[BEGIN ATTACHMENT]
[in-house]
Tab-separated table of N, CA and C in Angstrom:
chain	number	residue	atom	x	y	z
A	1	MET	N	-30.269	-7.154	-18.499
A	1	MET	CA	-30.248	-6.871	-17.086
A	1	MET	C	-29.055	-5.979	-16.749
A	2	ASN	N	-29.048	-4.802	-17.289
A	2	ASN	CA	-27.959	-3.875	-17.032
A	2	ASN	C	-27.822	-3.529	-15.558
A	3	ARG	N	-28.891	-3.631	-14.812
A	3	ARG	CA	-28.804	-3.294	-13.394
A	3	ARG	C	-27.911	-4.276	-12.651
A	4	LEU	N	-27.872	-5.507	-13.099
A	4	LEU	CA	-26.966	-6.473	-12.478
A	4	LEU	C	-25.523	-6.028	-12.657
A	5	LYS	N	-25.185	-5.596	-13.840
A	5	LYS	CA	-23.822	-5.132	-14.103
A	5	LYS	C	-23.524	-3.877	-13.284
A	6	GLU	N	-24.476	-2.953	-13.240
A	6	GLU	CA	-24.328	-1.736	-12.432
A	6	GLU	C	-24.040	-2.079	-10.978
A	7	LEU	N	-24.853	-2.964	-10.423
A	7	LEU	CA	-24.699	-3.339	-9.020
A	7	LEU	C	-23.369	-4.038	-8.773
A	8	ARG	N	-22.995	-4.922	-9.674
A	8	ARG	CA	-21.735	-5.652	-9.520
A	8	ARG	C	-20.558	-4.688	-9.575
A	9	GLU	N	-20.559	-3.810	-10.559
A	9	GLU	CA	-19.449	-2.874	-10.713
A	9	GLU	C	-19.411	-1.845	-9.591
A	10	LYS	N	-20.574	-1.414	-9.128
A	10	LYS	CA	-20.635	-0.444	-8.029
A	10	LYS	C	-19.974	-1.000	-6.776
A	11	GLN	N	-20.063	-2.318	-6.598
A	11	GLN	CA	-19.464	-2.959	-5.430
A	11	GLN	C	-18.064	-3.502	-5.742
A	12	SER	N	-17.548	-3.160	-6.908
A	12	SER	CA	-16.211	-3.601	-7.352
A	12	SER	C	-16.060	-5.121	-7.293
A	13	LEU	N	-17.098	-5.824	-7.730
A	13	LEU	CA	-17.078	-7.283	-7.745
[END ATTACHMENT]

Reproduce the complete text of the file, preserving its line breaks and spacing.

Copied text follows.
[in-house]
Tab-separated table of N, CA and C in Angstrom:
chain	number	residue	atom	x	y	z
A	1	MET	N	-30.269	-7.154	-18.499
A	1	MET	CA	-30.248	-6.871	-17.086
A	1	MET	C	-29.055	-5.979	-16.749
A	2	ASN	N	-29.048	-4.802	-17.289
A	2	ASN	CA	-27.959	-3.875	-17.032
A	2	ASN	C	-27.822	-3.529	-15.558
A	3	ARG	N	-28.891	-3.631	-14.812
A	3	ARG	CA	-28.804	-3.294	-13.394
A	3	ARG	C	-27.911	-4.276	-12.651
A	4	LEU	N	-27.872	-5.507	-13.099
A	4	LEU	CA	-26.966	-6.473	-12.478
A	4	LEU	C	-25.523	-6.028	-12.657
A	5	LYS	N	-25.185	-5.596	-13.840
A	5	LYS	CA	-23.822	-5.132	-14.103
A	5	LYS	C	-23.524	-3.877	-13.284
A	6	GLU	N	-24.476	-2.953	-13.240
A	6	GLU	CA	-24.328	-1.736	-12.432
A	6	GLU	C	-24.040	-2.079	-10.978
A	7	LEU	N	-24.853	-2.964	-10.423
A	7	LEU	CA	-24.699	-3.339	-9.020
A	7	LEU	C	-23.369	-4.038	-8.773
A	8	ARG	N	-22.995	-4.922	-9.674
A	8	ARG	CA	-21.735	-5.652	-9.520
A	8	ARG	C	-20.558	-4.688	-9.575
A	9	GLU	N	-20.559	-3.810	-10.559
A	9	GLU	CA	-19.449	-2.874	-10.713
A	9	GLU	C	-19.411	-1.845	-9.591
A	10	LYS	N	-20.574	-1.414	-9.128
A	10	LYS	CA	-20.635	-0.444	-8.029
A	10	LYS	C	-19.974	-1.000	-6.776
A	11	GLN	N	-20.063	-2.318	-6.598
A	11	GLN	CA	-19.464	-2.959	-5.430
A	11	GLN	C	-18.064	-3.502	-5.742
A	12	SER	N	-17.548	-3.160	-6.908
A	12	SER	CA	-16.211	-3.601	-7.352
A	12	SER	C	-16.060	-5.121	-7.293
A	13	LEU	N	-17.098	-5.824	-7.730
A	13	LEU	CA	-17.078	-7.283	-7.745